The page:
Annual Meeting Report

Project Management Fundamentals for the Editorial Office

Download Article

Emma Shumeyko
Managing Editor
Proceedings of the National Academy of Sciences
Washington, DC

Emma Shumeyko

Jennifer Arndt
American Chemical Society (ACS) Publications, PMO
Washington, DC

Emilie Gunn
Associate Director, Journals Editorial
American Society of Clinical Oncology (ASCO)
Alexandria, Virginia

Heather Blasco
J&J Editorial
Cary, North Carolina


A thorough definition of project management by moderator Emma Shumeyko, Managing Editor at PNAS, launched the “Project Management Fundamentals for the Editorial Office” session. It served as an appropriate lead in to a session filled with project management tools provided by an experienced project manager, Jennifer Arndt from the ACS, and a case study of a project that could have been managed better if such tools had been implemented by ASCO’s Emilie Gunn. Questions from the attendees rounded out the hour-long session.

Shumeyko clearly expressed the definition of a project from the Project Management Institute as a temporary endeavor that is undertaken to create a unique product or service or to implement a significant change. She explained that projects differ from regular work because they have a distinct beginning and end. Examples of projects that may be encountered by an editorial office can be of a large scale, such as launching a new journal or selecting a new platform vendor. They can also be smaller projects such as adding a podcast to the journal’s offerings or implementing a new workflow for the journal.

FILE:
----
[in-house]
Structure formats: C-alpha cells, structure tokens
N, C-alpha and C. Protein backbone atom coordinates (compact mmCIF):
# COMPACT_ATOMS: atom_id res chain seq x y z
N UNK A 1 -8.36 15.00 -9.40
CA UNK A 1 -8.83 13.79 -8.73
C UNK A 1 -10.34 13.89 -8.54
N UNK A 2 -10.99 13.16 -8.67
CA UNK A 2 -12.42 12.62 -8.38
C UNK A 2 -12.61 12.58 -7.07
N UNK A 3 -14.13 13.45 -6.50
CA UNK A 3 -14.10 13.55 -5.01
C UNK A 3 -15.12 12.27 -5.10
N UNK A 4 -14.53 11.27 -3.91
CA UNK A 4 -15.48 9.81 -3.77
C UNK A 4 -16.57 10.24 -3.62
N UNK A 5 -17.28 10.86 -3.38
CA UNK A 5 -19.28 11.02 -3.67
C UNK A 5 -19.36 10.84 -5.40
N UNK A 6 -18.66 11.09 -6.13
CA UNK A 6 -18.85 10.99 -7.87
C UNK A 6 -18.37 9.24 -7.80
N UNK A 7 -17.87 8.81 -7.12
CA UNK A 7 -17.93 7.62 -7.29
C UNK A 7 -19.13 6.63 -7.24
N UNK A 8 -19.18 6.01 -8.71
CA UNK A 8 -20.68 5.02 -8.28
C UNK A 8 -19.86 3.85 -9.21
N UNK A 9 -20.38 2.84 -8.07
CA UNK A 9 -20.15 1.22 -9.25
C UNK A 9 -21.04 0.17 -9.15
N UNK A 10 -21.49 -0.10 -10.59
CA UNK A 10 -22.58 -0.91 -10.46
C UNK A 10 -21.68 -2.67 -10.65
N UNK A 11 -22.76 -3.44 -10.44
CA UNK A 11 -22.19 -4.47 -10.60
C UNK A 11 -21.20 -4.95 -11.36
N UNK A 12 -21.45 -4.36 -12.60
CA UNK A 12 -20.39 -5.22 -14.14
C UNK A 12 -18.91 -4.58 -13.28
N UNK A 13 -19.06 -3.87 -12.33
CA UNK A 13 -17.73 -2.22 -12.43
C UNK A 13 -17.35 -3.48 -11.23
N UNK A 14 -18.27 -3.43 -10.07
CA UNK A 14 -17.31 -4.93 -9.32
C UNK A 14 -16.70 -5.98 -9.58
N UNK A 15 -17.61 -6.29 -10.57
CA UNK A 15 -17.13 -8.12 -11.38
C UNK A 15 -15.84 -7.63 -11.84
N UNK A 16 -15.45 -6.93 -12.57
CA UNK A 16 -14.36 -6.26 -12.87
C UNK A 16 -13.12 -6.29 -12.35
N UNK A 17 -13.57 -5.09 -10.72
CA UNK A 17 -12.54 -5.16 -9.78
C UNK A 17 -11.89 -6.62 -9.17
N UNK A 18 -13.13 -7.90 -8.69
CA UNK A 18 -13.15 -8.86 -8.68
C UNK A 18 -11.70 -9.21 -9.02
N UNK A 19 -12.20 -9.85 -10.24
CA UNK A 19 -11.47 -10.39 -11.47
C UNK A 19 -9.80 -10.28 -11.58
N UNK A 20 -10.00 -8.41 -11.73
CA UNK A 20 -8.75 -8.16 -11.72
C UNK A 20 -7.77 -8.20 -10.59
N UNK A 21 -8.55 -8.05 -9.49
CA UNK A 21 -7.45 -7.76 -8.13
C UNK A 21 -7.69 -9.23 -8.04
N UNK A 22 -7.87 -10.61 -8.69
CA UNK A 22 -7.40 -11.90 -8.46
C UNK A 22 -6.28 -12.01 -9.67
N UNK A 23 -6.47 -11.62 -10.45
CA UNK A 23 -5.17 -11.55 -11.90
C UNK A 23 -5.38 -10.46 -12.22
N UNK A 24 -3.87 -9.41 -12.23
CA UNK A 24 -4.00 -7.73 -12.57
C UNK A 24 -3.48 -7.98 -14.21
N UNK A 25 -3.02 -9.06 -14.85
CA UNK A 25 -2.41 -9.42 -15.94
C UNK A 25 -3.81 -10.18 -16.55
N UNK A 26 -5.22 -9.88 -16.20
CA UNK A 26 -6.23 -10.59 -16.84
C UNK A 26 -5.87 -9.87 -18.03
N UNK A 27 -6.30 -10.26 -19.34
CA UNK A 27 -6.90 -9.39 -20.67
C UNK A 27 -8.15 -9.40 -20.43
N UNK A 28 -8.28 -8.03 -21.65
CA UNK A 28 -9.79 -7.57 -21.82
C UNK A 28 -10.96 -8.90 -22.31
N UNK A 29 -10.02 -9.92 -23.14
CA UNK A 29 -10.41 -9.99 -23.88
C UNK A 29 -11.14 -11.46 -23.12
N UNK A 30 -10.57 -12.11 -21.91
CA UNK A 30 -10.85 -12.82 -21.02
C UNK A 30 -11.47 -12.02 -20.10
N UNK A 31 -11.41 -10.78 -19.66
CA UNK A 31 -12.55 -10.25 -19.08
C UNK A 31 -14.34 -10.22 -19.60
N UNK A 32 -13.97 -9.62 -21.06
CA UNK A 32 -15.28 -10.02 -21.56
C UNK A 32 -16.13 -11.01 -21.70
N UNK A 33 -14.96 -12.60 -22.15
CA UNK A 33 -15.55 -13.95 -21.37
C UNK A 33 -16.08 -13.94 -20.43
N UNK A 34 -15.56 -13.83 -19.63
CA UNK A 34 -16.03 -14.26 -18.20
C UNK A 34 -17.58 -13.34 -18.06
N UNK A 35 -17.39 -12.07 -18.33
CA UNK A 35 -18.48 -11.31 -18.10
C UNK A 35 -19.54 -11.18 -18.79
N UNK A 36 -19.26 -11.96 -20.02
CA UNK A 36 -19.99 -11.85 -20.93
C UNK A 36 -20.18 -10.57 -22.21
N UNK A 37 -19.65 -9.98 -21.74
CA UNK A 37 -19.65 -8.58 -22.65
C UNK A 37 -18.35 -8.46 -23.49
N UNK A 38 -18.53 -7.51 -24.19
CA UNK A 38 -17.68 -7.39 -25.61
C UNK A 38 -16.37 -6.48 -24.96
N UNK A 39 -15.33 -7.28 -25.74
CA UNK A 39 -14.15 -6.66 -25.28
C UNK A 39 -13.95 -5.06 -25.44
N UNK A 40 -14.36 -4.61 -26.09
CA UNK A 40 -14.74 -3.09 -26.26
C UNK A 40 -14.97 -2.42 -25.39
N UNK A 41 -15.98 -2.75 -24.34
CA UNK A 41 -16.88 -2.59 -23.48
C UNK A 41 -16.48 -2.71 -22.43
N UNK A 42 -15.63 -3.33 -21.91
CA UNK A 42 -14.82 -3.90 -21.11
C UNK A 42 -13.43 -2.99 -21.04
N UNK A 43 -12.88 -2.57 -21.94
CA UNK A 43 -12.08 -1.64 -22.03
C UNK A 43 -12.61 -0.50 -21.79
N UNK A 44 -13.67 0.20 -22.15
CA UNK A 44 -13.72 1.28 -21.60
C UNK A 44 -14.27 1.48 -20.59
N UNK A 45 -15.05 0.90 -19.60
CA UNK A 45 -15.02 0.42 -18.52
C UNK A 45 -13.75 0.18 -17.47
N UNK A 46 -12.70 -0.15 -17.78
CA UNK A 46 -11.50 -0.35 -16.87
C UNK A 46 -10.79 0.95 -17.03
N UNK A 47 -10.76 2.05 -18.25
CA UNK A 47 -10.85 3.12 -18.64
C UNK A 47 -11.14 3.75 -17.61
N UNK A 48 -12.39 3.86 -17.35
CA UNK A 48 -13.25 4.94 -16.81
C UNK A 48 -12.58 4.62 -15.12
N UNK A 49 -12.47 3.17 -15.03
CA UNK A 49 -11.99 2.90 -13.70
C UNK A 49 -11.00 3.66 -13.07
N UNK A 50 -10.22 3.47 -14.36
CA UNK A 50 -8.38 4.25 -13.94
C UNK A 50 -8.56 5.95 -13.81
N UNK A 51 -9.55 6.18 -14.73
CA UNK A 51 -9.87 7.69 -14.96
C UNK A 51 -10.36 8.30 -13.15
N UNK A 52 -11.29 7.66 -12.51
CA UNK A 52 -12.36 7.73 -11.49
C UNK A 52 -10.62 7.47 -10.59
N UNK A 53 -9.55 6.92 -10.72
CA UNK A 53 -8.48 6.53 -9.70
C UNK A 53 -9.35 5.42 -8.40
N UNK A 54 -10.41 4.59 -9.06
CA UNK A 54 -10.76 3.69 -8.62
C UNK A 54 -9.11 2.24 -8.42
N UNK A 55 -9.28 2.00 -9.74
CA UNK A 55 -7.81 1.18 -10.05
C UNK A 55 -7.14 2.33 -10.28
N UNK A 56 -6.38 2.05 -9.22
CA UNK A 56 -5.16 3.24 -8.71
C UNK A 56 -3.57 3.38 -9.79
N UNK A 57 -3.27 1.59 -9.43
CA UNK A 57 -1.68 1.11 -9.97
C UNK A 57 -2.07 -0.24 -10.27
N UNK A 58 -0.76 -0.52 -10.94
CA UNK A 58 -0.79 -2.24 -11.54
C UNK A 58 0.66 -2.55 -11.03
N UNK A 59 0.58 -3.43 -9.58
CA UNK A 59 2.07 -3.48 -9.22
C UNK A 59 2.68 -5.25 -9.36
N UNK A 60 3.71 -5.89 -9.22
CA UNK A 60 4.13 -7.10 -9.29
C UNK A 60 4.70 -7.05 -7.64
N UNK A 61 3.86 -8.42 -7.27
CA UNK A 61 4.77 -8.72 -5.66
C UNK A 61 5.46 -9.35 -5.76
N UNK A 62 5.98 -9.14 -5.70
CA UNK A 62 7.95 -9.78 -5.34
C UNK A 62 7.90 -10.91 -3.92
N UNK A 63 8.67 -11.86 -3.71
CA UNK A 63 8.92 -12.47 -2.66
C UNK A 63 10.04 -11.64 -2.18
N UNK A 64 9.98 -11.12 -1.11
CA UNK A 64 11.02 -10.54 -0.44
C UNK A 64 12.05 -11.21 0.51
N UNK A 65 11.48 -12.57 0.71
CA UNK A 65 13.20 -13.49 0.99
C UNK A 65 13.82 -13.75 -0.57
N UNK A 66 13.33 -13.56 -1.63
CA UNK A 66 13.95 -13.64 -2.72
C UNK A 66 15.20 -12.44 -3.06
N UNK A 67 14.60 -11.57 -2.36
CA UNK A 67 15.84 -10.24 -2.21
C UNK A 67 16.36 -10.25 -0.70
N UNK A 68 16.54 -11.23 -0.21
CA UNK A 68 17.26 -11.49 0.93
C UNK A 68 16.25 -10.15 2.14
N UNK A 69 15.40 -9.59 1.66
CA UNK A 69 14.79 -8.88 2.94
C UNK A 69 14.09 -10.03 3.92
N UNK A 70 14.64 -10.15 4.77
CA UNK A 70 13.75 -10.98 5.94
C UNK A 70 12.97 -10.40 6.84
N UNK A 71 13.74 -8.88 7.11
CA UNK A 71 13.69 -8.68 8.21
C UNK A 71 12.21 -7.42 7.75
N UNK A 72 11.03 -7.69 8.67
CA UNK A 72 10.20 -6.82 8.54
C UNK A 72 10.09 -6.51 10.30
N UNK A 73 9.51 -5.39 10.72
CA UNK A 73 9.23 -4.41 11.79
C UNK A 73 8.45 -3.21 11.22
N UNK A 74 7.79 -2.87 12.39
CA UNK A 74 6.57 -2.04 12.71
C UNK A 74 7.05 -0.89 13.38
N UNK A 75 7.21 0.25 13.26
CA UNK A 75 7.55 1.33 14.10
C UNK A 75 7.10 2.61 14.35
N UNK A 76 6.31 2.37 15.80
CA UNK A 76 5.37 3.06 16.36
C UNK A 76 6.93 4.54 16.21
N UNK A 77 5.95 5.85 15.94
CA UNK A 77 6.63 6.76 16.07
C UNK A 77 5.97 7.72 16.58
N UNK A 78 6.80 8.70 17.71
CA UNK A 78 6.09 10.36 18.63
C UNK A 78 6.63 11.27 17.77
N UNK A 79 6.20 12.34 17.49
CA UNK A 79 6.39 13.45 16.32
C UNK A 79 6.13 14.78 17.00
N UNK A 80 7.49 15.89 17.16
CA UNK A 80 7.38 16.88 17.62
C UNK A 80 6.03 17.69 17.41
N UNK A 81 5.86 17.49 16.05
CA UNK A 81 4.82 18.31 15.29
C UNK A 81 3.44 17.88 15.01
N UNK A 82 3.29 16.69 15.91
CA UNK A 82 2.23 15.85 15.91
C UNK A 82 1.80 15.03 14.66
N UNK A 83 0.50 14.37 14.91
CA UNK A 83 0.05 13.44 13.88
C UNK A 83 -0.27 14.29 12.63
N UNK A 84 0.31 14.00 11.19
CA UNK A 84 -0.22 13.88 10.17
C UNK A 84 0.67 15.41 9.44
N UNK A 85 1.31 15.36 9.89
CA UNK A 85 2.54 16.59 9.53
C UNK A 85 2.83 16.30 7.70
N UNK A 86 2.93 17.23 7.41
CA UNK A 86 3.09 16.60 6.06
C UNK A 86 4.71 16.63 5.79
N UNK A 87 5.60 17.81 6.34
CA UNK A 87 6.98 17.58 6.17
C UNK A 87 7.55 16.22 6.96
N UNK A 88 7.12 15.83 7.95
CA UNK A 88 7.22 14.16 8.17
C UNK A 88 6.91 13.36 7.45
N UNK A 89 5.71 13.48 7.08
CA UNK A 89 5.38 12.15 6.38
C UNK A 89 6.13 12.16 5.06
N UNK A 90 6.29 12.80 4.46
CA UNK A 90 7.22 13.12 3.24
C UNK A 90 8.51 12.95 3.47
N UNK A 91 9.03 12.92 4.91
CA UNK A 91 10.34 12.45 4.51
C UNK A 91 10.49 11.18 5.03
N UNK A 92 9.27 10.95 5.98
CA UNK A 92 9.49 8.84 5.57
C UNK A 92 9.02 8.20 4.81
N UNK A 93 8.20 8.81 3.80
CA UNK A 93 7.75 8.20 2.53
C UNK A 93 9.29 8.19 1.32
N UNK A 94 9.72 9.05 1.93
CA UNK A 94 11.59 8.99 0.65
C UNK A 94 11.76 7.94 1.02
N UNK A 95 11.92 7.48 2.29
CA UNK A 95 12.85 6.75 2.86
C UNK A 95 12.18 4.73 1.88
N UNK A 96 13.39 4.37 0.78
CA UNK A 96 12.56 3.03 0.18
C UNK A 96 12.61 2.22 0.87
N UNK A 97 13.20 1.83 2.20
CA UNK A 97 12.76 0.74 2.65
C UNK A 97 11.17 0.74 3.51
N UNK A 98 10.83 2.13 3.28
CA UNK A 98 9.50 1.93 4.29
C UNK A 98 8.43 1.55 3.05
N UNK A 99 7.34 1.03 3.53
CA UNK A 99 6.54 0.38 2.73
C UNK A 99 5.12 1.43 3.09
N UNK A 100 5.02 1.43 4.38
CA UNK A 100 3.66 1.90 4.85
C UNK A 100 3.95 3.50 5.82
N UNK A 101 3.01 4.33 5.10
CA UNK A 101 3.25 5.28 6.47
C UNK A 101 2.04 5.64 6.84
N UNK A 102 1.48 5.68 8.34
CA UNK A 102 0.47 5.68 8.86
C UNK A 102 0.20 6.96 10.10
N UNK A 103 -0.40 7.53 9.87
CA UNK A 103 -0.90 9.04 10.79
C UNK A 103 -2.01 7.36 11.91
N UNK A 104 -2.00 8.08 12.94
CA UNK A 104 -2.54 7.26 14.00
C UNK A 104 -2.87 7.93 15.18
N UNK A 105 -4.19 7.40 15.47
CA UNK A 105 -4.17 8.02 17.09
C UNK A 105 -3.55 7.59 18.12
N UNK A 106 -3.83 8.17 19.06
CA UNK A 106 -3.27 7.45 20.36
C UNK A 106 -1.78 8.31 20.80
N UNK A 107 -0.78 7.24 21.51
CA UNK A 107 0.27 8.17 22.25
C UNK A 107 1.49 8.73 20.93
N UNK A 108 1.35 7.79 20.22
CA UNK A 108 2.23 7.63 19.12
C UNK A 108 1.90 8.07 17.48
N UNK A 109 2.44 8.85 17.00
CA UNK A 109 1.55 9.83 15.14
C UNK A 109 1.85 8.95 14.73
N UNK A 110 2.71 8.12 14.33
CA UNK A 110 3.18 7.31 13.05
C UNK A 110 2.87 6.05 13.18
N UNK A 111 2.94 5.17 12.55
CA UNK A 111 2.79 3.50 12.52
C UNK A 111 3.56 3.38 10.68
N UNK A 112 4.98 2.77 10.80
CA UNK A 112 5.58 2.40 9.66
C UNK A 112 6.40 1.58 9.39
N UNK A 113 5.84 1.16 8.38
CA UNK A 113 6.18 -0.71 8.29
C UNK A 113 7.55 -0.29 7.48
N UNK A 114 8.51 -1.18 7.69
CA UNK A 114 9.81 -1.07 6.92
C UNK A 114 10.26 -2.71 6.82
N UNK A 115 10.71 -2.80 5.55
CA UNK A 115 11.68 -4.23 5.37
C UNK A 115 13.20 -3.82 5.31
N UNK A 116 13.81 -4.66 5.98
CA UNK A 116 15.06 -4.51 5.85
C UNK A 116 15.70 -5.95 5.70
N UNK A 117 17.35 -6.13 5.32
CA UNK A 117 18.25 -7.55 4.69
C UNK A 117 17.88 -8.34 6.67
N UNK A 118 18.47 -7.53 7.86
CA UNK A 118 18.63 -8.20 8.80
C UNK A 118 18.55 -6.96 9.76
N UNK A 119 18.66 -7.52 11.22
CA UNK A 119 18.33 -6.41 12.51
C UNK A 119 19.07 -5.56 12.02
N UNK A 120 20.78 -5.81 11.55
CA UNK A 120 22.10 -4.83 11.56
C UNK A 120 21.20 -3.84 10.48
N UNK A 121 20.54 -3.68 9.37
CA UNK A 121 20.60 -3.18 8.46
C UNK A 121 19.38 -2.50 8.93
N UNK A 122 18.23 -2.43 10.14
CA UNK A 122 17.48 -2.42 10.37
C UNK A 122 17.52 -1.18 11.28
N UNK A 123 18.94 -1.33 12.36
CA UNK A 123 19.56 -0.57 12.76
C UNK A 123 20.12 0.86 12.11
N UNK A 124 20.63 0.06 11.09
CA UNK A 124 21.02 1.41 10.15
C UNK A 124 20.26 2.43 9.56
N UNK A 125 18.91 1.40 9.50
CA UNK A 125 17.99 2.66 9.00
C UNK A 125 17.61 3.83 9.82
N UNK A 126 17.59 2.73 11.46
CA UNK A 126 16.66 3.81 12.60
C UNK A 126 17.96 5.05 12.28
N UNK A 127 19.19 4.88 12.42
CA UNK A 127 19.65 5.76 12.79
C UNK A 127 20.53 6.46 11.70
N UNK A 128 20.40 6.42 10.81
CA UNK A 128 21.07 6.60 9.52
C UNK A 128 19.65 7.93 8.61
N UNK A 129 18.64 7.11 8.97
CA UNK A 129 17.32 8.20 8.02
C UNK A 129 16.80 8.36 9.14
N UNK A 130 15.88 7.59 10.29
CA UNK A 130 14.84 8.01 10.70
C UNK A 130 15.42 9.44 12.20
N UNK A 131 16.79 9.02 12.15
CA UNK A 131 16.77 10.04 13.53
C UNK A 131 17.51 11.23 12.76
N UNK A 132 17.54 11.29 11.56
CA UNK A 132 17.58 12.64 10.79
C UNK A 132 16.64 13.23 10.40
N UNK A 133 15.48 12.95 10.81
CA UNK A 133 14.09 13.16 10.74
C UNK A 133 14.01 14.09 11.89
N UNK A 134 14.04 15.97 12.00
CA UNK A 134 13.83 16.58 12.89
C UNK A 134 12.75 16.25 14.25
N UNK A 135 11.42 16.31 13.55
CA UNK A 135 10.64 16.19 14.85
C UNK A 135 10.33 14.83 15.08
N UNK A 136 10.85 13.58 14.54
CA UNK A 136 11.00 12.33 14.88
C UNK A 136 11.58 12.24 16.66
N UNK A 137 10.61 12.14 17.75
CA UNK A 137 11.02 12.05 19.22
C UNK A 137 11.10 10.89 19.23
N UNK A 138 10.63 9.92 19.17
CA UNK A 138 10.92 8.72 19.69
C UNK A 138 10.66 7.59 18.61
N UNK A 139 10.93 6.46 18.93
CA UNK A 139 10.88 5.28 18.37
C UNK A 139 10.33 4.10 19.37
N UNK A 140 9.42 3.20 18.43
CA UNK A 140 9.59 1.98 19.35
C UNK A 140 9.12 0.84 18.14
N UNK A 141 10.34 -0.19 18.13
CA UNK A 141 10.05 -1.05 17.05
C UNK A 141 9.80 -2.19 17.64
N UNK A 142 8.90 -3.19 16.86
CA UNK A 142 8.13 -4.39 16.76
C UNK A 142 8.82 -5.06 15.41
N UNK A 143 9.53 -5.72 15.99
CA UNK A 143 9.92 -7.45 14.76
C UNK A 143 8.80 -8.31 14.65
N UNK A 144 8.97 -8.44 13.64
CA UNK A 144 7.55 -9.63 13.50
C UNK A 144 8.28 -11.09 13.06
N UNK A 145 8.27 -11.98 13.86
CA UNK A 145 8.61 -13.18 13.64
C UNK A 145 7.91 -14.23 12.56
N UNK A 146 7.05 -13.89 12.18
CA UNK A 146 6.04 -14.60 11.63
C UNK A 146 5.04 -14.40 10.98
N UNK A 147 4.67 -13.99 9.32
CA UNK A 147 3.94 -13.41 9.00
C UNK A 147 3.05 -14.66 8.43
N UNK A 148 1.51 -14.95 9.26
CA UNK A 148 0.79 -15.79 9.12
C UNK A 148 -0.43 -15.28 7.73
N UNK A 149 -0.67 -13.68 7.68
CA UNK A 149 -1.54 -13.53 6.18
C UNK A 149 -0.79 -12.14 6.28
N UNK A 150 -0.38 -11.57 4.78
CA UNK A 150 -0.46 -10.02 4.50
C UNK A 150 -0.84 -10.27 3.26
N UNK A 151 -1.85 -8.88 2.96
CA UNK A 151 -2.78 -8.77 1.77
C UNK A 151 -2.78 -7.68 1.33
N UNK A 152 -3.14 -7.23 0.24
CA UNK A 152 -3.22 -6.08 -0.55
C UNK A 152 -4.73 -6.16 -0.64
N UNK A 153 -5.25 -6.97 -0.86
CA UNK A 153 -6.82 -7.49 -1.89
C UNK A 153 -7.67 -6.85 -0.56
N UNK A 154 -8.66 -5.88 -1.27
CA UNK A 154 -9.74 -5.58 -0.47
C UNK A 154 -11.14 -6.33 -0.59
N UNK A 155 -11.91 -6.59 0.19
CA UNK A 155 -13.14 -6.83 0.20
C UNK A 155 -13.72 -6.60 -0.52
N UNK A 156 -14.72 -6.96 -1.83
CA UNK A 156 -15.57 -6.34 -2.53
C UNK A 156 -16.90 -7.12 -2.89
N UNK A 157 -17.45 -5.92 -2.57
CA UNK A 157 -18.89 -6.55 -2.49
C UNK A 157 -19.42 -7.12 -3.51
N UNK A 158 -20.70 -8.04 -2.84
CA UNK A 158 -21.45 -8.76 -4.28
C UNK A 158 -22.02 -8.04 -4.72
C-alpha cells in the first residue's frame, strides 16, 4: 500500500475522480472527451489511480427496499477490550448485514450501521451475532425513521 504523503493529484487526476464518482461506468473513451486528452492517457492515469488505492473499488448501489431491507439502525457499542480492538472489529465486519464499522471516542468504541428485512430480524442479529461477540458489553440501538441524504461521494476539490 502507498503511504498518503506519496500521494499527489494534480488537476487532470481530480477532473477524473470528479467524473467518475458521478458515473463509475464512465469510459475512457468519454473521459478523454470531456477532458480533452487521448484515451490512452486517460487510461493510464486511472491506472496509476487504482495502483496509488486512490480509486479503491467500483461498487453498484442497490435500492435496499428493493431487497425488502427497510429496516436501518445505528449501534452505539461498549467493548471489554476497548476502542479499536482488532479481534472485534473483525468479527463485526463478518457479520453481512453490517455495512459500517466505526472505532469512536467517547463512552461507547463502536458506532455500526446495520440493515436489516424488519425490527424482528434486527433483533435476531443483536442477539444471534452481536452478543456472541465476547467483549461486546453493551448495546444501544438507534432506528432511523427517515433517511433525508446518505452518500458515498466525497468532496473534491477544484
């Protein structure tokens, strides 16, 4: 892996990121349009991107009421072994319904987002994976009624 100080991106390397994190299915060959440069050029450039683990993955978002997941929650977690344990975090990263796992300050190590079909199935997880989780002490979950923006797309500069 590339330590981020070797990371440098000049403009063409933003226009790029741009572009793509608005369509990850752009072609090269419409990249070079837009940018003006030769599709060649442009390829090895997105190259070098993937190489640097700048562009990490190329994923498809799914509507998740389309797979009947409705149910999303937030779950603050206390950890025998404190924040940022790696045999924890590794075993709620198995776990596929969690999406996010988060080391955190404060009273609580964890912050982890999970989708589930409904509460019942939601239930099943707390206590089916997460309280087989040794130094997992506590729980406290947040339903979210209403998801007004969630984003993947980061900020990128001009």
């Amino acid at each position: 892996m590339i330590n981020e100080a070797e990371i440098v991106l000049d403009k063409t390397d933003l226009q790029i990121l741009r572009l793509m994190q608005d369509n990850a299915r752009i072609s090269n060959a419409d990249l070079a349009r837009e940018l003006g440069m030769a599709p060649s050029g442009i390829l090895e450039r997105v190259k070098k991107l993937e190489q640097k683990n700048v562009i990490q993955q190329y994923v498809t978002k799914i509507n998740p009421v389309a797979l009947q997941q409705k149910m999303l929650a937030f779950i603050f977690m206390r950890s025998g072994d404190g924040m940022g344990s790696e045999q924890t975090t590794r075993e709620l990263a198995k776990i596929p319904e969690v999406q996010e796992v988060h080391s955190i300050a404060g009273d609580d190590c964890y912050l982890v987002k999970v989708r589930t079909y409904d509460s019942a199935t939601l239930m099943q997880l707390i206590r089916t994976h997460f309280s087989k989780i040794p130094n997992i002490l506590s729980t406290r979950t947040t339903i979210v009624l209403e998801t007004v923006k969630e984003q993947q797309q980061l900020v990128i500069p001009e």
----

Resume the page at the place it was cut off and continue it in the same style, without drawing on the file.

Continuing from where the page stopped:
Why is it important to the success of a project to implement project management? Shumeyko said, “By breaking down a project into different phases, you can better put it into perspective, and force yourselves to establish goals from a 10,000-foot view.”

By following the 5 standard phases of project management, an editorial office can have that important view of their project. She explained each of the phases (Figure 1) and the basic reasons behind why each phase is important.

Figure 1. Five phases of project management.